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Teranode Launches LIMS, HTS Modules, Joins W3C to Expand Model-Based Platform


Teranode this week will launch two new additions to its XDA (experiment design automation) informatics platform: a LIMS application and a high-throughput screening module. The new tools will extend the XDA platform beyond its current roles in pathway analysis, sample management, and reagent production, according to company officials.

In addition, last week the company announced that it had joined the World Wide Web Consortium's Semantic Web for Life Science working group to "accelerate implementation of standards" in XDA.

With the release of XDA 2.7, Teranode has added a number of LIMS "extensions" to help researchers collect and manage experimental data and create and share research protocols. The LIMS capability is a natural extension of the company's model-based platform, said Matt Shanahan, chief marketing officer at Teranode.

"We're focused on the entire life cycle of the experimentation — from the design of the experiment, through to producing the data, analyzing the data, and then reporting on it," Shanahan said. "And the way we do that is to attack it with models. When you design your experiment, we capture that as a model, and that model then translates into automation. So the model automatically collects information that's produced by the experiment, it automatically generates analysis, and it allows you to easily share that for reporting purposes."

One weakness in the previous version of the company's software was in data capture, however. "We were heavily focused on the [experimental] design side, and on the analysis side of the equation," Shanahan said, "but when it came to producing the data, I would say we got a C or C-minus in terms of our support for that. You could use us for it, but it wasn't that clean. So that was really the focus for us in this release — how do we close that loop and add the real production capabilities?"

XDA 2.7 includes a new feature called Protocol Player that transforms protocol designs into automated LIMS applications. The feature generates "wizards" that guide lab technicians through the steps of an entire experimental pipeline.

The company also launched Teranode Screening Automation, an application that runs on the XDA platform and includes template designs for screening, such as combinatorial reformatting examples, inventory interfaces, library definitions, curve-fitting, and reporting.

The company had five beta testers for the new version of the platform, Shanahan said. Some existing customers, such as Pfizer, have already upgraded to XDA 2.7, he added.

Shanahan said that XDA's LIMS capabilities are not intended to replace enterprise-wide systems that companies may already have installed, but rather to serve as a "buffer" to provide a bit of flexibility between rapidly changing instrumentation and rigid legacy LIMS. In Pfizer's case, he said, the company "wanted a little bit more flexibility in the lab, but they still have to register their compounds at the enterprise level."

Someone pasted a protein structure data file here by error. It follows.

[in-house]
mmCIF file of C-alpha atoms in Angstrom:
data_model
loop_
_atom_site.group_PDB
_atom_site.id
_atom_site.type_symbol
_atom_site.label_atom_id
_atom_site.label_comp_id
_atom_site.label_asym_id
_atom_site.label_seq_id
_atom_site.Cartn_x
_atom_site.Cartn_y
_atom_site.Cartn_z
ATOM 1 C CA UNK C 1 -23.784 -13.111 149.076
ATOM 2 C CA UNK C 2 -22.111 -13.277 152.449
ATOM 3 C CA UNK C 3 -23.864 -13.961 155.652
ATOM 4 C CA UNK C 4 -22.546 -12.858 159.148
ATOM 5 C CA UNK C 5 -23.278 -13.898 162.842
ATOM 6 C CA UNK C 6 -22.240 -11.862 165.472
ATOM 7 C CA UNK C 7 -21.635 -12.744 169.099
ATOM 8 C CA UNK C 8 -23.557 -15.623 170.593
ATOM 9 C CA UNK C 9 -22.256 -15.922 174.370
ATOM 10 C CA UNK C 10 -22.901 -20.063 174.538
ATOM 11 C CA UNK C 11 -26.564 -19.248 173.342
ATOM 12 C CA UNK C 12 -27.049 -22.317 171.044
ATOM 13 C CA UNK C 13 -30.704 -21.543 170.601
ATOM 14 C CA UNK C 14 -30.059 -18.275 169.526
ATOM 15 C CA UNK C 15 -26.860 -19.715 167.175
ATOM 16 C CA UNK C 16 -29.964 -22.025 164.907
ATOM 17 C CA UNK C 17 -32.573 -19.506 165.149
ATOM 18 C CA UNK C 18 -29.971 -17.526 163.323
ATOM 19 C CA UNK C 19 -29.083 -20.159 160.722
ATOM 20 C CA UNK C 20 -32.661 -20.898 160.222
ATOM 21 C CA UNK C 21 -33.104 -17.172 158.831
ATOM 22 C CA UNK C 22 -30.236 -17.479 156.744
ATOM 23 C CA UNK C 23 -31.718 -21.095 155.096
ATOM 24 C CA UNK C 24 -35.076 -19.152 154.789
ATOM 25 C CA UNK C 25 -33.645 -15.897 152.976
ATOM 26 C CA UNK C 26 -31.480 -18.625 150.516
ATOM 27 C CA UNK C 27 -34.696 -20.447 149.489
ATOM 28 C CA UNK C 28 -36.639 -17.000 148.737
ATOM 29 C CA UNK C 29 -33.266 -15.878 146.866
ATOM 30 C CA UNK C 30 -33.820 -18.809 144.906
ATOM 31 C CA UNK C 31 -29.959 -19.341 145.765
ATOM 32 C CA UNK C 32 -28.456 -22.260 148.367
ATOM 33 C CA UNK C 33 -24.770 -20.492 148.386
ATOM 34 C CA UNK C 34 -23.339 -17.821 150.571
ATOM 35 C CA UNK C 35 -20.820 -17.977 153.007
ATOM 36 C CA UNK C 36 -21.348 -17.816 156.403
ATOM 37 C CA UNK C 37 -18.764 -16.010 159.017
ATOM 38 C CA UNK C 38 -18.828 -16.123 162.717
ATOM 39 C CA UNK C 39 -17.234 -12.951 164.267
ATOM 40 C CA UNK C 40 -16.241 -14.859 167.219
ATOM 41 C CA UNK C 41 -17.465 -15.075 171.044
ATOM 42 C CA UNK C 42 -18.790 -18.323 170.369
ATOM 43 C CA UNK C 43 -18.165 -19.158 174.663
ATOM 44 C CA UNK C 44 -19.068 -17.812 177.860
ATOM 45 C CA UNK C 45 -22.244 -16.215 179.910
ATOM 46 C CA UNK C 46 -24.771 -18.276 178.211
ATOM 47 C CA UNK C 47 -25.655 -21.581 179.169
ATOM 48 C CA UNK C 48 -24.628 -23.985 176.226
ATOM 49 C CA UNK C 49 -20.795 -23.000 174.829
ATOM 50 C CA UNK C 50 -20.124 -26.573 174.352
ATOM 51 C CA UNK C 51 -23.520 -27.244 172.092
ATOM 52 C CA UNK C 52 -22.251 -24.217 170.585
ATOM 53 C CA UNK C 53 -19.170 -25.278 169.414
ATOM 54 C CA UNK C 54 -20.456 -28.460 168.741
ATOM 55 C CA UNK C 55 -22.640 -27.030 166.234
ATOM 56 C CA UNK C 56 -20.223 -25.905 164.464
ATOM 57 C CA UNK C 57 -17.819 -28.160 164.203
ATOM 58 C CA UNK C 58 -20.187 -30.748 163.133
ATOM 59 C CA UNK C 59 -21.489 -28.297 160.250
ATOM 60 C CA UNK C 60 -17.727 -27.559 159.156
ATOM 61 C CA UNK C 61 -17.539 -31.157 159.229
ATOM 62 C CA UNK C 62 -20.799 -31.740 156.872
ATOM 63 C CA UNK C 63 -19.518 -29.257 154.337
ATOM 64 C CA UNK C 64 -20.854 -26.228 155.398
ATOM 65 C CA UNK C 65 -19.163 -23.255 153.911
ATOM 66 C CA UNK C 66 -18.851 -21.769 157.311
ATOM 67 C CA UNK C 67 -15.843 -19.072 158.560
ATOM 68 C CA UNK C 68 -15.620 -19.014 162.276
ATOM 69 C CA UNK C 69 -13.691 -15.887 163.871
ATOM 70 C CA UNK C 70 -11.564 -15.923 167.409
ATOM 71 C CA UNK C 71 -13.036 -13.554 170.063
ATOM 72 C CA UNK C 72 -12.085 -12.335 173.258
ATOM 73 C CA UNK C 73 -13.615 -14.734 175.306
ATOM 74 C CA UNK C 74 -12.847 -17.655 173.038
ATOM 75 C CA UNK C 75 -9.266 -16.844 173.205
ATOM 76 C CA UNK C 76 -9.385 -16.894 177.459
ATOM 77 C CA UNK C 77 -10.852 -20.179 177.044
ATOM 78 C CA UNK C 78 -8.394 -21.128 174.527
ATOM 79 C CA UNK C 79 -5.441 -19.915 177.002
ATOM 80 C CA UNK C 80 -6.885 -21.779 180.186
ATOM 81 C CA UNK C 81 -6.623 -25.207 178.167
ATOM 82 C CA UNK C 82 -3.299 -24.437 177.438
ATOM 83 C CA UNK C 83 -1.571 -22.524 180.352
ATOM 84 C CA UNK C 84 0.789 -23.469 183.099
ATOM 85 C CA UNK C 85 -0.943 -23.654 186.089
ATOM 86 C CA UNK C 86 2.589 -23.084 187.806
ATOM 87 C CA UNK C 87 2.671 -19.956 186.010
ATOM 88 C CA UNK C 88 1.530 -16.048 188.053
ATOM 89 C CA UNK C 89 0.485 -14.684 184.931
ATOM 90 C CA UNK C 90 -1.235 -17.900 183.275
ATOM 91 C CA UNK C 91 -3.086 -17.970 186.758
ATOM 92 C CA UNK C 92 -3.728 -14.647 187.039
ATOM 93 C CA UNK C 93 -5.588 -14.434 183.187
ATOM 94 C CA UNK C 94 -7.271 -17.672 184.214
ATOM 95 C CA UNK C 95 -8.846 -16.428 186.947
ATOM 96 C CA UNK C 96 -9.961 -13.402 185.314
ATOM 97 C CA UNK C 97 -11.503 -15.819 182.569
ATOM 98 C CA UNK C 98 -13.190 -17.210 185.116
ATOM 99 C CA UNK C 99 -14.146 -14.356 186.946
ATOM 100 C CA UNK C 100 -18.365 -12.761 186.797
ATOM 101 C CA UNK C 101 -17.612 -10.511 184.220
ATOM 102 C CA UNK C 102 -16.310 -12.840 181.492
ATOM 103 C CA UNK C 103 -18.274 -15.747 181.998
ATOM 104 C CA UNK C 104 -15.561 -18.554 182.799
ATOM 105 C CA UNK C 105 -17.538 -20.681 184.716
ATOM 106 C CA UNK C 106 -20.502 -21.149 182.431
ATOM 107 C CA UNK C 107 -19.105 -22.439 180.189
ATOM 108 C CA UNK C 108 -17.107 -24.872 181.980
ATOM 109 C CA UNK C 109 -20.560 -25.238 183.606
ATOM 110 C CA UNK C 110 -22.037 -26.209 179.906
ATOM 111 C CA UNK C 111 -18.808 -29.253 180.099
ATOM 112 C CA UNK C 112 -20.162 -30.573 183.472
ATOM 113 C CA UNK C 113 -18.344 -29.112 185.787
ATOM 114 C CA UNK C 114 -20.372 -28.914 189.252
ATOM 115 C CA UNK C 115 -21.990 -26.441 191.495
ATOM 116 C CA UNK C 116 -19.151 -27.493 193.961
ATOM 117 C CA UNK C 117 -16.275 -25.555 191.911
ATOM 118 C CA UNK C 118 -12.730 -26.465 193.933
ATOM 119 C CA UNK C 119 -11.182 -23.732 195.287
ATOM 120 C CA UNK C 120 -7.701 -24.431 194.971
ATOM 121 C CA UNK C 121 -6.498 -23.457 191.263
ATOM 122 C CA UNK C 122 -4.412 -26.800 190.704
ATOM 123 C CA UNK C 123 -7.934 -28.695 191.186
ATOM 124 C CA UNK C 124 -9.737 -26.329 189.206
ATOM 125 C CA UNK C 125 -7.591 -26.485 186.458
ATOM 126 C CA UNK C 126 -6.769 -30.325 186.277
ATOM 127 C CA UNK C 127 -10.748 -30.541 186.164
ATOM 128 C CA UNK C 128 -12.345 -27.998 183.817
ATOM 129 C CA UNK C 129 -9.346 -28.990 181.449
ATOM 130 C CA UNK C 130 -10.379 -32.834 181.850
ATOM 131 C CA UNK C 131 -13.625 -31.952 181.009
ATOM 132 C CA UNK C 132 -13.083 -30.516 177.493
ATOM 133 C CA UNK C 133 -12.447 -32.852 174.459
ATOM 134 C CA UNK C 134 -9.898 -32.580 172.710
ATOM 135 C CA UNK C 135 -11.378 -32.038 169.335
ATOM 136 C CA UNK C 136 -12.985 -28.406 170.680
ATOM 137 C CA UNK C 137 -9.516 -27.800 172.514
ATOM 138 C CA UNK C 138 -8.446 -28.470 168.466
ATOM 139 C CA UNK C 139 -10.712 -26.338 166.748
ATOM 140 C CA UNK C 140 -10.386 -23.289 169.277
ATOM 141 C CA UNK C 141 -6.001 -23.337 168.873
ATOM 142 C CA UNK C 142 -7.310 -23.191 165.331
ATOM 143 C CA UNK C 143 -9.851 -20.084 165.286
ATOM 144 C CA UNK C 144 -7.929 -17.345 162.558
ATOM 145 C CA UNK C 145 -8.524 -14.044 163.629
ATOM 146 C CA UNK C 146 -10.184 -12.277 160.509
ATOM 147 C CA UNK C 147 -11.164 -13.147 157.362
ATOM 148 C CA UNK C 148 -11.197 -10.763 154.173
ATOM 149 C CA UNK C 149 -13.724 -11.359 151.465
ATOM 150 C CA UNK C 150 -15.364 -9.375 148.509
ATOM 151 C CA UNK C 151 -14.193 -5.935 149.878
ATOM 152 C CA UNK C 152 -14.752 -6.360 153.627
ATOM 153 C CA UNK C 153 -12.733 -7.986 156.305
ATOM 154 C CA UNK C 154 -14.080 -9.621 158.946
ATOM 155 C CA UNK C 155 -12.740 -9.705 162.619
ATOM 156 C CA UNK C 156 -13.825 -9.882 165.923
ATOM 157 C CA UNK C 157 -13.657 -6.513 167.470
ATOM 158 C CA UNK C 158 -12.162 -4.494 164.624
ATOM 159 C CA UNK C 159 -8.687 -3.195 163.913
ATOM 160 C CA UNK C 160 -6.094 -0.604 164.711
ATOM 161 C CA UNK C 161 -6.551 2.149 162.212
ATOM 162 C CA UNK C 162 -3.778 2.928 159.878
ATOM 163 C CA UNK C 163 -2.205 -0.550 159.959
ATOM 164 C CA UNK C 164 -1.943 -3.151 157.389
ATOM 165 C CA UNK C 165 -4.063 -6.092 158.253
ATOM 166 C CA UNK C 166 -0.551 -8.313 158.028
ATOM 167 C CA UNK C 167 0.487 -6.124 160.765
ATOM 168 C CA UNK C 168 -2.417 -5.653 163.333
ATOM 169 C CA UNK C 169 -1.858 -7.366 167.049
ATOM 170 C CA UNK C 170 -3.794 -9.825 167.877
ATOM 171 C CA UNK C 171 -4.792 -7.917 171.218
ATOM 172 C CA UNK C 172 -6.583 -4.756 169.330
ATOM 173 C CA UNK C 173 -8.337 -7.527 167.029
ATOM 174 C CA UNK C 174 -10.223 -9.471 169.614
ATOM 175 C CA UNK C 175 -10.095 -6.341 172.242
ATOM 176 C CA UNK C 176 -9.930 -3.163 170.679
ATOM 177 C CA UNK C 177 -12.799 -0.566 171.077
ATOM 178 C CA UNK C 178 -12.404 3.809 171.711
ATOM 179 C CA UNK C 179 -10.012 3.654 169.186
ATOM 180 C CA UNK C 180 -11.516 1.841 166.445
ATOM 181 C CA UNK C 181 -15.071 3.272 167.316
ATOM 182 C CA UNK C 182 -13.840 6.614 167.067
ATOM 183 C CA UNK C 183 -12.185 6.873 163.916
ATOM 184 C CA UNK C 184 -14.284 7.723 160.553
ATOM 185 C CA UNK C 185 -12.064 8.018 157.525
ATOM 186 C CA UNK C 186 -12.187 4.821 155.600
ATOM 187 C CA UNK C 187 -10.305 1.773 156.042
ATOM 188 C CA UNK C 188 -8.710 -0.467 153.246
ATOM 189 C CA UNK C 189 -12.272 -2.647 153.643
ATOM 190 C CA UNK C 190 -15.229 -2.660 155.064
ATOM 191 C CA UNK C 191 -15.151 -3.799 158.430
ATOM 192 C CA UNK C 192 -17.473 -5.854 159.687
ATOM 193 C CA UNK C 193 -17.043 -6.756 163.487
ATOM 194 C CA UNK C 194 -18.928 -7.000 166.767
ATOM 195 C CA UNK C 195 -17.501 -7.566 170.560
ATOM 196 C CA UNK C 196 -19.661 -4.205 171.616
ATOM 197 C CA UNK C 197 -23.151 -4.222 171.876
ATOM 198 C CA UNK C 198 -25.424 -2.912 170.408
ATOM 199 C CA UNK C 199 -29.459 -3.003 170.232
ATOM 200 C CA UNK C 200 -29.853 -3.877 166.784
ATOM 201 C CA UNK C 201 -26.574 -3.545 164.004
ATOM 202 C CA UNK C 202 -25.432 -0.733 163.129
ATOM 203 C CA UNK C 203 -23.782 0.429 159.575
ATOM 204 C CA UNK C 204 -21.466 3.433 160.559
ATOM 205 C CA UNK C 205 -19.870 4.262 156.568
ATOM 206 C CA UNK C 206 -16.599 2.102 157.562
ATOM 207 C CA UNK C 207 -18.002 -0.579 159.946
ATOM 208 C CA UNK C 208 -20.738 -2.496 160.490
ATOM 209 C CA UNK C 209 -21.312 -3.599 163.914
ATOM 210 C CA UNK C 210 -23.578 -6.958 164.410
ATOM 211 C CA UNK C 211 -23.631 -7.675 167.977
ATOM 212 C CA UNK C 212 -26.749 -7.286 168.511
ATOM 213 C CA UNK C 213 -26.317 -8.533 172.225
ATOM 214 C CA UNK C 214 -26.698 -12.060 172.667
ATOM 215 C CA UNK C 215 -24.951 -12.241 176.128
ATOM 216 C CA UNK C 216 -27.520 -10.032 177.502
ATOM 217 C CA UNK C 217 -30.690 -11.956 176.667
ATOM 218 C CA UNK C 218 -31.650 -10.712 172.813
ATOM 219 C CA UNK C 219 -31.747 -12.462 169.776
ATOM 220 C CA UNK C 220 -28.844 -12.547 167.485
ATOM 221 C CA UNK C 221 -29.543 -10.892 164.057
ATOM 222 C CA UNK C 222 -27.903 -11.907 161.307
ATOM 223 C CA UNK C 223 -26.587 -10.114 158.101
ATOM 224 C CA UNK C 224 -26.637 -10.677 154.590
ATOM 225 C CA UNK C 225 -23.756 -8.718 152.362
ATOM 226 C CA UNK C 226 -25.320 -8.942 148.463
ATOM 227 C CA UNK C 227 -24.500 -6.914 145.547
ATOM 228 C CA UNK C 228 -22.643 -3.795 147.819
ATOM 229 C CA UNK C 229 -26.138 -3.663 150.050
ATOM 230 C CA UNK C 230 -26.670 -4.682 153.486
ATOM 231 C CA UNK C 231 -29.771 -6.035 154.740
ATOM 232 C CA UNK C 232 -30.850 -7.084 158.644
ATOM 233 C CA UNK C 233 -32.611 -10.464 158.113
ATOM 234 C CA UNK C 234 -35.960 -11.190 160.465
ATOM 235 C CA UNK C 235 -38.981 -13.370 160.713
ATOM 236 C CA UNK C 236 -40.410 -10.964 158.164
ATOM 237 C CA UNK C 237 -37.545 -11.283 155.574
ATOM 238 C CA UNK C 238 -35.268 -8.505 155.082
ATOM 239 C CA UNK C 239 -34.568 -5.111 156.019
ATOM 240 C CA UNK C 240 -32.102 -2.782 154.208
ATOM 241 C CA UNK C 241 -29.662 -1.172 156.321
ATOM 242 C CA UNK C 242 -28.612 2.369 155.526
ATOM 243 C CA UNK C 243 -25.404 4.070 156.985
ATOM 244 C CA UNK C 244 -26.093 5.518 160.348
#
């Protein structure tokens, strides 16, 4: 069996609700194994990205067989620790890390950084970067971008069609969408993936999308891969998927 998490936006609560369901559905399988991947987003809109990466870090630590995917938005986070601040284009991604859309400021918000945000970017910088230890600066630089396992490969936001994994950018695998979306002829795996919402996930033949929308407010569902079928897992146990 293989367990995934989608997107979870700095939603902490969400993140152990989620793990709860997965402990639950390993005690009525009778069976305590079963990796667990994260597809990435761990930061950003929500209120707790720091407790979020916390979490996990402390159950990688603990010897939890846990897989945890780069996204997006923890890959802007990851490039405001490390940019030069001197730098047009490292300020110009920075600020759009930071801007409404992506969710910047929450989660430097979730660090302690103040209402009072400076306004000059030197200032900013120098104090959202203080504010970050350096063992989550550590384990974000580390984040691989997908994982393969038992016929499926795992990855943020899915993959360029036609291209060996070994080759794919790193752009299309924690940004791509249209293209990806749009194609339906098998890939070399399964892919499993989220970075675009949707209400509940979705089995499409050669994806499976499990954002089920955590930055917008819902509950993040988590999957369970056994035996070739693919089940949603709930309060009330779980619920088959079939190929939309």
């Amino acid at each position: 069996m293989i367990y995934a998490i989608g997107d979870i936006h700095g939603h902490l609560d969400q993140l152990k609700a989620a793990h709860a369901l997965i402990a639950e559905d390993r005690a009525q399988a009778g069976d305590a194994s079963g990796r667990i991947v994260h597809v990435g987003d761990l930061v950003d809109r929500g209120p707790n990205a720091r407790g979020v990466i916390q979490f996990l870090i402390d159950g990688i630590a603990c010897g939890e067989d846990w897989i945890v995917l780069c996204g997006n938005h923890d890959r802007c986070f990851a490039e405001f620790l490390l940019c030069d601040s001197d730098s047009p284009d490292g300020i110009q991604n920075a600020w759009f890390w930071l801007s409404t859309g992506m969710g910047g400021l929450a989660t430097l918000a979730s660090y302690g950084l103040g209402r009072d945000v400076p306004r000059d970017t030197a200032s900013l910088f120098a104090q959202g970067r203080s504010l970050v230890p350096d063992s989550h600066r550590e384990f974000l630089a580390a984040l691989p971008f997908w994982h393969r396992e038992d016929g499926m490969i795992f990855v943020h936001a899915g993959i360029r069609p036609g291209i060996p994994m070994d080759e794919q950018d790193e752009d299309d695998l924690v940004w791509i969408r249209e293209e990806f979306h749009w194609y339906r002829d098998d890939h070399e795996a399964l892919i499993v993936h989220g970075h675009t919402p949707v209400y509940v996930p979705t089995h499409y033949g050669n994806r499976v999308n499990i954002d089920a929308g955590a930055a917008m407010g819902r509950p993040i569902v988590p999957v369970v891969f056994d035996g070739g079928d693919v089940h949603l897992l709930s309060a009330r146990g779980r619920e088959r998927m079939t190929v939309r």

Shanahan was unable to disclose other recent customer agreements, but said that Teranode is "hoping to announce a couple of wins over the next couple of months."

He added that the company is also "ahead of [its] operating plan for the year," although he did not provide further details about the privately held firm's financial performance.

One positive sign, he added, is that Teranode has already proven that it can compete against well-established screening informatics players like IDBS. "We're competing with them head-to-head and winning," he said. "We find that to be a good validation of our technology in the marketplace. Winning an account where you have no competition isn't that hard, but winning an account when you have pretty fierce competition is great."

Shanahan said that Teranode did beat out IDBS in a sale, but did not disclose the identity of the customer.

In future developments, Teranode views its involvement with the W3C as another way to expand its reach in the marketplace. The company's platform is written in a proprietary XML-based modeling language called VLX (Visual Language of Experimentation), which Shanahan expects to convert easily to the W3C's RDF semantic web format.

"All of our information right now is stored in well-formed XML, so we want to take it to that next level, to RDF, so that the [semantic web] search engines and ontologies that exist out there — our data will snap right into those frameworks."

Semantic web standards are expected to "really open our data to the next level of enterprise integration," Shanahan said. "At this point, we're the only company that has a technology like VLX that allows our data to be captured in a W3C-standard technology," he added.

The company's first W3C-compliant products are expected to be commercially available before the end of the year, Shanahan said.

— Bernadette Toner ([email protected])

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